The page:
Summer fire risk could be elevated by lower crew levels


More than 1500 firefighters remain unvaccinated as a government deadline looms on Monday.

New Zealand fire crews' equipment at Richmond Fire Station.

New Zealand fire crews’ equipment at Richmond Fire Station. Photo: RNZ / Tracy Neal

Thirteen percent of the 11,397 volunteers covered by the Health Order are unvaccinated, and six percent of 1,930 paid staff.

Former minister Peter Dunne, who set up Fire and Emergency and is now chair of the volunteer firefighter association, said there was potential for higher community risk during the summer fire season if crewing levels fall in rural areas when the mandate comes into force.

Fire and Emergency (FENZ) said it was expecting more staff to provide their vaccination status before Monday.

“We aren’t yet in a position to confirm final figures and the potential impacts for specific communities but we are confident the vast majority of communities will not be impacted,” said FENZ national commander Kerry Gregory.

“As an emergency response organisation we always have contingency plans in place so we can respond – it’s what we do. On any given day we could get multiple incidents occurring at the same time. That’s what we plan for and why we have contingency plans in place.

“We are confident in the contingency planning that is continuing to progress based on this.”

Volunteers make up more than 80 percent of firefighters, with a mixture of paid and volunteer staff in the main centres.

Peter Dunne announces he will resign at the 2017 election after 33 years in parliament.

File photo: United Fire Brigades Association Peter Dunne Photo: RNZ / Rebekah Parsons-King

The United Fire Brigades Association (UFBA), which represents volunteers, said areas with low community vaccine uptake were likely to be worst hit.

“Our expectation is that the level of vaccination amongst volunteers will be about the same rate as amongst the general population, but that could still have significant impacts in isolated areas in particular,” said UFBA chair Peter Dunne. “If you’ve got an isolated brigade where a significant number of its members or even a majority have not been vaccinated, and cannot operate under the mandate, then that has pretty severe implications for fire safety and emergency safety in that region, if the brigade literally can’t perform its functions.”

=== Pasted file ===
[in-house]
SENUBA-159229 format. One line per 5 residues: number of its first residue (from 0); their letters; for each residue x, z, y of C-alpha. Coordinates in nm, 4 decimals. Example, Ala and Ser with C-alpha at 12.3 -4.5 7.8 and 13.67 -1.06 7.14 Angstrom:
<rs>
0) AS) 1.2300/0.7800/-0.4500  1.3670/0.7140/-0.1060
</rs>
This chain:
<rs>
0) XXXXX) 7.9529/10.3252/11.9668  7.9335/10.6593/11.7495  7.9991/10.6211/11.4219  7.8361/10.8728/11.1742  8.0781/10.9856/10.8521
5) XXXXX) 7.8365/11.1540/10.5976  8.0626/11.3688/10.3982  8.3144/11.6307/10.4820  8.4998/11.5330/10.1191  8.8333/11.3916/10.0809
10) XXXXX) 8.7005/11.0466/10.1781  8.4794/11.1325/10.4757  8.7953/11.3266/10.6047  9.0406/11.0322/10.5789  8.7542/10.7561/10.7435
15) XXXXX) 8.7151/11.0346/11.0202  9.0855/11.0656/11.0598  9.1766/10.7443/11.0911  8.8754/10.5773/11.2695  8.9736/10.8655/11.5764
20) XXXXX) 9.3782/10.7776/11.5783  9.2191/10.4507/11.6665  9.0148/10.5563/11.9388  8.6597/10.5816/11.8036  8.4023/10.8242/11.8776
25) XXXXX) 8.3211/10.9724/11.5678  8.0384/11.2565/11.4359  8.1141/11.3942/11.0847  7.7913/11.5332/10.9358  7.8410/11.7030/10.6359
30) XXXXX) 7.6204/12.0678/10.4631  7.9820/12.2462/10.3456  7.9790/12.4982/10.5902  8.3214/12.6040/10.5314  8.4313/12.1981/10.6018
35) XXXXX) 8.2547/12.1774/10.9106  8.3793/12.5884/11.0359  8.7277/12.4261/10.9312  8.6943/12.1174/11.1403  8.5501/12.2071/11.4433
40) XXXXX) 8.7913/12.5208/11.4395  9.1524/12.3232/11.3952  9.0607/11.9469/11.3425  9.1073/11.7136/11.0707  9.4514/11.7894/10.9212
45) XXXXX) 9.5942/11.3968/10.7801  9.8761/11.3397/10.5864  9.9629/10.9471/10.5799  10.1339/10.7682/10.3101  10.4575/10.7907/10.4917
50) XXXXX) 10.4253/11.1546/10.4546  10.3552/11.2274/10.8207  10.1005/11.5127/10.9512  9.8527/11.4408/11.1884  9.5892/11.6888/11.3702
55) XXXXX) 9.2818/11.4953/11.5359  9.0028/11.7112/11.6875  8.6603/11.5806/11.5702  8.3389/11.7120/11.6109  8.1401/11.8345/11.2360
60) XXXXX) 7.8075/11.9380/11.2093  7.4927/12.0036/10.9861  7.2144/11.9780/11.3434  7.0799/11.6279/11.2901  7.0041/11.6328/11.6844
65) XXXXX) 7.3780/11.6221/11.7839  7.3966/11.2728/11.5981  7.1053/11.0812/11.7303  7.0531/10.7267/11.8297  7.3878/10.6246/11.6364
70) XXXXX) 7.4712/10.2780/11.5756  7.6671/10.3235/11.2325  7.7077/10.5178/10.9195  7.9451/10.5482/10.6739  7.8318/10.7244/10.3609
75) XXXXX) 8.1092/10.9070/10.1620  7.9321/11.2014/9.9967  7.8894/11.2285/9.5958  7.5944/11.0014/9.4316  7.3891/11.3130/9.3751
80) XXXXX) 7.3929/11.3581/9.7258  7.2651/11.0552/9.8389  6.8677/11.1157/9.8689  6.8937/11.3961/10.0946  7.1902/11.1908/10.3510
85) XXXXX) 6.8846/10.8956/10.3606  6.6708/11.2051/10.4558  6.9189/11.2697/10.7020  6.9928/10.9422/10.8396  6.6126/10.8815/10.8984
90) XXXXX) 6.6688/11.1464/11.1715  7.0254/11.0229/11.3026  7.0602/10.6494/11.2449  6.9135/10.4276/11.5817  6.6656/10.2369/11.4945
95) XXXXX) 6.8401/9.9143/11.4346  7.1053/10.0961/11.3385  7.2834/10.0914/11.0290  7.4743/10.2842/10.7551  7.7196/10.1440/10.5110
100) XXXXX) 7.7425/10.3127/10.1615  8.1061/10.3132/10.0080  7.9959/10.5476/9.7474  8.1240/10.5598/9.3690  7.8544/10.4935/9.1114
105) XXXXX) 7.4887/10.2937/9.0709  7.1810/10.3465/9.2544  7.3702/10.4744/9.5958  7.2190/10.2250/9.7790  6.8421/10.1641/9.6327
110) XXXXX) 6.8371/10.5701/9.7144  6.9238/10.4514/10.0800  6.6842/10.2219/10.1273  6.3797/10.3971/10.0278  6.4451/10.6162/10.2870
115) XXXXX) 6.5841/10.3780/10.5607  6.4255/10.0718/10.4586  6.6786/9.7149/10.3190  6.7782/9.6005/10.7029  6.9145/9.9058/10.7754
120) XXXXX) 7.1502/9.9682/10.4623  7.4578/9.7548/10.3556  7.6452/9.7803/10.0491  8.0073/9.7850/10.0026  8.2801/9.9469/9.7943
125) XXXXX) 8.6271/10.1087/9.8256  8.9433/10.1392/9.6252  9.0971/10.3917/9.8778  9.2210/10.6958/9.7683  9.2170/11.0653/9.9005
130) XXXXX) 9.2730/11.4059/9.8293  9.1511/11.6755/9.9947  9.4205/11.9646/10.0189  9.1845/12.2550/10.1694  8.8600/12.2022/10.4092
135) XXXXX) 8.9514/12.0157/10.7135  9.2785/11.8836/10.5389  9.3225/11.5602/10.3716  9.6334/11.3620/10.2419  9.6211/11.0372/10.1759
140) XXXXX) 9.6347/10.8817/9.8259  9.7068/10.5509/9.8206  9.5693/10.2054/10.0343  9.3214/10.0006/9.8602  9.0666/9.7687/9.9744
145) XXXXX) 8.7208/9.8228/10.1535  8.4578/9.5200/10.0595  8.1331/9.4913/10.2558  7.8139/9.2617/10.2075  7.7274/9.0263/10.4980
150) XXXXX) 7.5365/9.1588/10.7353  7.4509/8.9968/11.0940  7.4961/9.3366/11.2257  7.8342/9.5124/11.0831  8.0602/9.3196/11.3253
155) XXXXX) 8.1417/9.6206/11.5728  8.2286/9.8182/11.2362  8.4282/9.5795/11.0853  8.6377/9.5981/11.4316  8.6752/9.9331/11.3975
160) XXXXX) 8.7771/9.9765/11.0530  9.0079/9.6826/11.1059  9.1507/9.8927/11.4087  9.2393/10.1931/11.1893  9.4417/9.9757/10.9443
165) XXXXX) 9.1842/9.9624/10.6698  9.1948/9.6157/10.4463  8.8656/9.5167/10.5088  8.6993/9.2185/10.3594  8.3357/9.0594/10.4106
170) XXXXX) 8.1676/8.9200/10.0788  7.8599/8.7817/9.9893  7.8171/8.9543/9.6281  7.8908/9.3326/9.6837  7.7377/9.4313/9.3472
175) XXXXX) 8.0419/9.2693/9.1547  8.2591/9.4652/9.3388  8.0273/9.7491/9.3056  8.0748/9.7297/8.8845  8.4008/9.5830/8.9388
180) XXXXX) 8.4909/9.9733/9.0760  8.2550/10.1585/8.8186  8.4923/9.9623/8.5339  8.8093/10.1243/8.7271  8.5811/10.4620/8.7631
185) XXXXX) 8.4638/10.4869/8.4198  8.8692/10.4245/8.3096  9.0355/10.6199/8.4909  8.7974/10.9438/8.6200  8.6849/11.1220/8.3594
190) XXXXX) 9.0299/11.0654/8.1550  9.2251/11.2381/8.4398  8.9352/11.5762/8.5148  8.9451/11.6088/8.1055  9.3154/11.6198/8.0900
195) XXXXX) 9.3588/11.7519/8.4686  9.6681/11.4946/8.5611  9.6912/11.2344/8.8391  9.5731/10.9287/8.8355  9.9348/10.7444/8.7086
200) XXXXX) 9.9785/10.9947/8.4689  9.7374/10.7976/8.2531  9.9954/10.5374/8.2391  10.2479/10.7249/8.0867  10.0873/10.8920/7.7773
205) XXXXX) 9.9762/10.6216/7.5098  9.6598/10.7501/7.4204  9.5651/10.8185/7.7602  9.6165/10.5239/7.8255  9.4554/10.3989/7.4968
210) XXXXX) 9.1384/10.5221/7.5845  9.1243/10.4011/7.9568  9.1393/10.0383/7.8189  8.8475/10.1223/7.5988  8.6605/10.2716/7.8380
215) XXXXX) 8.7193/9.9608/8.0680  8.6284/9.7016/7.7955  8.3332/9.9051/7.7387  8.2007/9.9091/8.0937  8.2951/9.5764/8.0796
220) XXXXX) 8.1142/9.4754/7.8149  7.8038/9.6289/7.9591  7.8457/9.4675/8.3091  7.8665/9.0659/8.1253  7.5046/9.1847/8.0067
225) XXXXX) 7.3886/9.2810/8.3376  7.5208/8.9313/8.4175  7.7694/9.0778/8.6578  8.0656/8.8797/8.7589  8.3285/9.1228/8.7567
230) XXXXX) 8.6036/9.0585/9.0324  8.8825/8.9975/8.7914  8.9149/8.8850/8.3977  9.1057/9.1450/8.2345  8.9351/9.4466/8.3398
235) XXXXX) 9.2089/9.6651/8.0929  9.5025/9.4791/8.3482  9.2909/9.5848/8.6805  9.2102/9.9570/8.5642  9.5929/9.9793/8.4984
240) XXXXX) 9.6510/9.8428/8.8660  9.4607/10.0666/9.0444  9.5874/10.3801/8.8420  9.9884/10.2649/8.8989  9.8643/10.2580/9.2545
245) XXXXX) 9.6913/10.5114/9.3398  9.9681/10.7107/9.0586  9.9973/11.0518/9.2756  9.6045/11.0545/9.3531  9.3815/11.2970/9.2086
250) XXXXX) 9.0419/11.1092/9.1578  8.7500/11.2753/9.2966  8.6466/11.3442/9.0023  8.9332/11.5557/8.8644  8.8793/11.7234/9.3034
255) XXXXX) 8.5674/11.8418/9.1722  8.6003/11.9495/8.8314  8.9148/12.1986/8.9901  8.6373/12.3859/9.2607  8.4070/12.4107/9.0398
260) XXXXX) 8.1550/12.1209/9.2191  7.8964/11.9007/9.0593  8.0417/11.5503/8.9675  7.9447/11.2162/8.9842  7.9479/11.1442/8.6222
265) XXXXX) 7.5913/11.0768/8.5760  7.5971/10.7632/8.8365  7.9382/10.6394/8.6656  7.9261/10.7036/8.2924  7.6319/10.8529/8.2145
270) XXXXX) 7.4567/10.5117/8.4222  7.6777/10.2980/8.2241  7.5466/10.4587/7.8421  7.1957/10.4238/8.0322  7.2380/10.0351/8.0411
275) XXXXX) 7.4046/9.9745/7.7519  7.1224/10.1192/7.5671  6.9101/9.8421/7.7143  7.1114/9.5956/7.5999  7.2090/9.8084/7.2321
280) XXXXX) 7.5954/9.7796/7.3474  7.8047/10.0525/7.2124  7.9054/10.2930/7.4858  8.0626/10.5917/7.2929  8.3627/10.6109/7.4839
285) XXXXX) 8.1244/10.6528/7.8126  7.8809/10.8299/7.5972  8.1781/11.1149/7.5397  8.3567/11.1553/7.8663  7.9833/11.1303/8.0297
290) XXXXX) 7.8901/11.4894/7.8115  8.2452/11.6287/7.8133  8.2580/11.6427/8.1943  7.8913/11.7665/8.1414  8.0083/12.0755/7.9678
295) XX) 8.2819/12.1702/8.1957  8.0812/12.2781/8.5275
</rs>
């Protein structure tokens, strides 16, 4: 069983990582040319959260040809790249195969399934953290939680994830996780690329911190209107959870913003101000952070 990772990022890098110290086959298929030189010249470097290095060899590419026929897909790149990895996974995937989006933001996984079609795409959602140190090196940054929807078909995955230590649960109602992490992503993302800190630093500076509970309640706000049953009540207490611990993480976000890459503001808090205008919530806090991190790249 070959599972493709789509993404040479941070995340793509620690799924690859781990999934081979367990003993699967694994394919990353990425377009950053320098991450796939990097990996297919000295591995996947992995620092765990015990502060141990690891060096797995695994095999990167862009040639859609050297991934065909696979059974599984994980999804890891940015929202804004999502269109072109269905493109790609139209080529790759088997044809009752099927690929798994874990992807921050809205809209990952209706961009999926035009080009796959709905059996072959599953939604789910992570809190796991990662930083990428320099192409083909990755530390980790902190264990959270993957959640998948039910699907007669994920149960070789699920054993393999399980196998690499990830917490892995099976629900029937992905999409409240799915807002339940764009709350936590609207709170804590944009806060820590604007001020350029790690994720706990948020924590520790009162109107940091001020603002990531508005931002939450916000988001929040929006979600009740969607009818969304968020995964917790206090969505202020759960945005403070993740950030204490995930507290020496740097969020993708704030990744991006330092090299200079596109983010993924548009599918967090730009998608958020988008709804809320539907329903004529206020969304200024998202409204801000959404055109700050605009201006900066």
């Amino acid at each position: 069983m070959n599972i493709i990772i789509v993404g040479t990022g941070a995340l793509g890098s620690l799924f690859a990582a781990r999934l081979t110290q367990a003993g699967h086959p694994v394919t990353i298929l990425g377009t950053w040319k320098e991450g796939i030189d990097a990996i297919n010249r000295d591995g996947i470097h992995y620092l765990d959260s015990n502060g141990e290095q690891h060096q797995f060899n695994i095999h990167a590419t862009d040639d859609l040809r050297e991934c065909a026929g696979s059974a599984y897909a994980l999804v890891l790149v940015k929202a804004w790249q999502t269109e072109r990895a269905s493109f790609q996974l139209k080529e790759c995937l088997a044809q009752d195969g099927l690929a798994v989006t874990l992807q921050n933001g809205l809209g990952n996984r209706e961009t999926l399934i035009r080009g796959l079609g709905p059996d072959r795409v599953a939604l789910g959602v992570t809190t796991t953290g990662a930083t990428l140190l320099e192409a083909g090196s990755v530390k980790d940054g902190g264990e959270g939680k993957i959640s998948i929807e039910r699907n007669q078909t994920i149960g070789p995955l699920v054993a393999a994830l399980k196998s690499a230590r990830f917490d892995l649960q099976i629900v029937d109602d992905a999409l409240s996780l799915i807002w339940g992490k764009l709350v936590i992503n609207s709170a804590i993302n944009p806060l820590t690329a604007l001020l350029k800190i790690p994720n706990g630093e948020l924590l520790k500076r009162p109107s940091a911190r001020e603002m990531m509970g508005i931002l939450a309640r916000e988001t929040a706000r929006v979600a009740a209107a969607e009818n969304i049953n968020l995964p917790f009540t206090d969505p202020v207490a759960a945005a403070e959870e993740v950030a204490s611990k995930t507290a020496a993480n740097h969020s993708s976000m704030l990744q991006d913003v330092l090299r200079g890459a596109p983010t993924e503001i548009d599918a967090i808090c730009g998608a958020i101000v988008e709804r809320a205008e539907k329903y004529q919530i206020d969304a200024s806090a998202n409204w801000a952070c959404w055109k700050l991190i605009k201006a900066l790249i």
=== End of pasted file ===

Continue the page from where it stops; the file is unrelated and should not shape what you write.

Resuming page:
As they were not employees, volunteers could not be compelled to comply, but they were being provided with the resources needed to make an informed decision on immunisation.

“There’s a lot of work being done by us to do that and also ensure that in the event that we have brigades that are not able to operate, then some form of cover can be provided to those regions.

“It will be better in some places than others, but what we’re hoping is that eventuality won’t arise because we will have sufficient cover with the vaccinated volunteers.”

He was grateful the government has allowed an extension of the mandate implementation originally set for November 15, which he said would have been “catastrophic”.

The original health order – which applies to anyone working alongside health workers, such as firefighters and police – had allowed a little over a fortnight for firefighters to comply, and for FENZ to draw up contingency plans.

Lower vaccination numbers could have severe implications in smaller rural brigades, if more than one or two firefighters remained unvaccinated. Back-up plans would depend on geography and availability, he said.

“It could impact upon availability and just who can turn out and that’s when I think you’ve got a potential – coming into the summer season in particular – of greater community risk.

“I’m not worried – I’m concerned, and obviously we’re keeping a very close eye on it and trying to get as much information out as we can to make sure that the worst scenarios don’t eventuate.”

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